WASHINGTON, D.C. – Today, Congresswoman Cheri Bustos’ bipartisan legislation to help speed up repairs and upgrades to the aging locks and dams on the Mississippi and Illinois Rivers passed the House on a wide bipartisan basis. Provisions of her legislation, which was sponsored in the Senate by Senators Dick Durbin and Mark Kirk, was included in the Conference Report of the Water Resources Reform and Development Act of 2014. The report will now head to the U.S. Senate for a vote before making its way to the President’s desk for signature.
“I’m elated that our bipartisan, common sense idea to help modernize our region’s aging locks and dams received overwhelming support today in the House and will now go to the Senate for a vote,” said Bustos, a member of the House Transportation and Infrastructure Committee and a member of the WRRDA Conference Committee. “Improving our locks and dams is critical to our region’s economic health and we can’t afford to wait any longer. To help jump-start these needed repairs and upgrades, I joined with Senators Durbin and Kirk and Congressman Rodney Davis to put forth a proposal that could both save taxpayer dollars and create jobs and boost the economy of our region of Illinois. I’ll continue working with my colleagues on both sides of the aisle to ensure this important bill becomes law.”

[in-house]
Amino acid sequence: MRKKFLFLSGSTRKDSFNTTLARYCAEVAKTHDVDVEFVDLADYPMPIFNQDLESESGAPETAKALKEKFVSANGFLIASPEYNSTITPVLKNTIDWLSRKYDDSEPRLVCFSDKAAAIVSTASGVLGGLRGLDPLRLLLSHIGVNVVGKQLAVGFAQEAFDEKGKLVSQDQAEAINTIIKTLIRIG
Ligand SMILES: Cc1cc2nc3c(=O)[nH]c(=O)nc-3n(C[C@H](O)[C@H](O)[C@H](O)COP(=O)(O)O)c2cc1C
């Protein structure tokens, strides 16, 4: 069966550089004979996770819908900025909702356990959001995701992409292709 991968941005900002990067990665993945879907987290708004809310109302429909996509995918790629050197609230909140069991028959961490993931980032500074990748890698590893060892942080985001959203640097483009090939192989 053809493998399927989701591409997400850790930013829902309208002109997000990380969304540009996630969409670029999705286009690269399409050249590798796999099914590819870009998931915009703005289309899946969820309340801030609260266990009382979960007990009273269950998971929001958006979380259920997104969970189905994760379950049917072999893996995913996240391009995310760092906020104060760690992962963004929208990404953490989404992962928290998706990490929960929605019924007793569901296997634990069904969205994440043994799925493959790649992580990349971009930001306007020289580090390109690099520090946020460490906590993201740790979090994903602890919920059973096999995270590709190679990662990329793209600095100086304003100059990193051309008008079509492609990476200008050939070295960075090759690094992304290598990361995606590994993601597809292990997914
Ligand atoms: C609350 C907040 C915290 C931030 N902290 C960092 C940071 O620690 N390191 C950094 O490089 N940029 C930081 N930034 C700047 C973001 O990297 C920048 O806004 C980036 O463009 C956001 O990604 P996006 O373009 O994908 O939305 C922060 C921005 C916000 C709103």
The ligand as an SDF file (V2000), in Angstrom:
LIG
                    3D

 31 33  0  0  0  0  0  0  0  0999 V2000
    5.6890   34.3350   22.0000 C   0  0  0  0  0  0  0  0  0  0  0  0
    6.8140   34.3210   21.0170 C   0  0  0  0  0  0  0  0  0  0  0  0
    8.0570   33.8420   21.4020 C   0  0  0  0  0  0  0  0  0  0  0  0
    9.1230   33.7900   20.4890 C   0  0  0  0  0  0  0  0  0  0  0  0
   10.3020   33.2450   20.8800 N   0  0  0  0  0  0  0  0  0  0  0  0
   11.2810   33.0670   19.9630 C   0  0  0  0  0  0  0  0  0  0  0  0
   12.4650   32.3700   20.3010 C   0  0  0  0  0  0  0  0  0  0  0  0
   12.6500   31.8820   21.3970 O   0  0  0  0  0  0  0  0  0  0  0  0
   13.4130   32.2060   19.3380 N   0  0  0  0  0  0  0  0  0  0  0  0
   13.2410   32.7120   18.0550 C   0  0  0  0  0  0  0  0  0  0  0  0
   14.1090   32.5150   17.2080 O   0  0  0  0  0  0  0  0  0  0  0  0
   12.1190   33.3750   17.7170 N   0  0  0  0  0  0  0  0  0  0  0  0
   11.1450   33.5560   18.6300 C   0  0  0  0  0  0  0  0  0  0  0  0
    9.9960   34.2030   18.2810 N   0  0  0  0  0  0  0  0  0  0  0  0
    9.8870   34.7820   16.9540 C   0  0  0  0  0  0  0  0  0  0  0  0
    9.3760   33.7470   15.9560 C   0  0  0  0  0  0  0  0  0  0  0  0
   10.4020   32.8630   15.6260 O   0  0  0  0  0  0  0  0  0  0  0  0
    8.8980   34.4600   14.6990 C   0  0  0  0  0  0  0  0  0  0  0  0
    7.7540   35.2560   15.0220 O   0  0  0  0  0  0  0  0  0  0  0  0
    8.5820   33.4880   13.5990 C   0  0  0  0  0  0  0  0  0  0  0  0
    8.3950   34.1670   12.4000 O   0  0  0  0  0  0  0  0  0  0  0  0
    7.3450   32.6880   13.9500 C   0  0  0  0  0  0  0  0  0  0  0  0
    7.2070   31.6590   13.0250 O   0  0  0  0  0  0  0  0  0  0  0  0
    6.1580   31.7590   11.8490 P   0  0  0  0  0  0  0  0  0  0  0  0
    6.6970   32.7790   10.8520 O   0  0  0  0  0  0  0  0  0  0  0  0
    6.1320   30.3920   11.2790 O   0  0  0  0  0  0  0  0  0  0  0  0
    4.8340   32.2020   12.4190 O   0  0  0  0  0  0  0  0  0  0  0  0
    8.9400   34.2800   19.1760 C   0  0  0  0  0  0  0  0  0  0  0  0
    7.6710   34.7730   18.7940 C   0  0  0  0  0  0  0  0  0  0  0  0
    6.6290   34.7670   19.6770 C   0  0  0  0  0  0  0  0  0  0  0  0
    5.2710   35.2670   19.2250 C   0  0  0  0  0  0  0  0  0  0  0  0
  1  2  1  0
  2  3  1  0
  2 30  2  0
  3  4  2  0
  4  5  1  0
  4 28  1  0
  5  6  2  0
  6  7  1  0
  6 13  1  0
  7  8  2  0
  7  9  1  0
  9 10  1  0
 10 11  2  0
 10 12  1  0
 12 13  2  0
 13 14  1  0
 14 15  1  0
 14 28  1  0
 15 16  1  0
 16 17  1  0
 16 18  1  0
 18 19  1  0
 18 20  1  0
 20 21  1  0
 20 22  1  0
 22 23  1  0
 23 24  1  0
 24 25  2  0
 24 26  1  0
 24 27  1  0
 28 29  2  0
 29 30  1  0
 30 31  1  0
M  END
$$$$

In March 2013, Bustos joined with Senator Dick Durbin (D-IL), Senator Mark Kirk (R-IL) and Congressman Rodney Davis (R-IL) to introduce the bipartisan, bicameral Water Infrastructure Now Public-Private Partnership Act. This bill would create a pilot program to explore agreements between the Army Corps of Engineers and private entities as alternatives to traditional financing, planning, design, and construction models.
The bipartisan, bicameral House Senate Conference Committee of which Bustos was a member of was tasked with working out the differences between the Senate-passed Water Resources Development Act of 2013 and the House-passed Water Resources Reform and Development Act of 2013. The Conference Report now must receive a vote by the full Senate, which could happen as early as this week.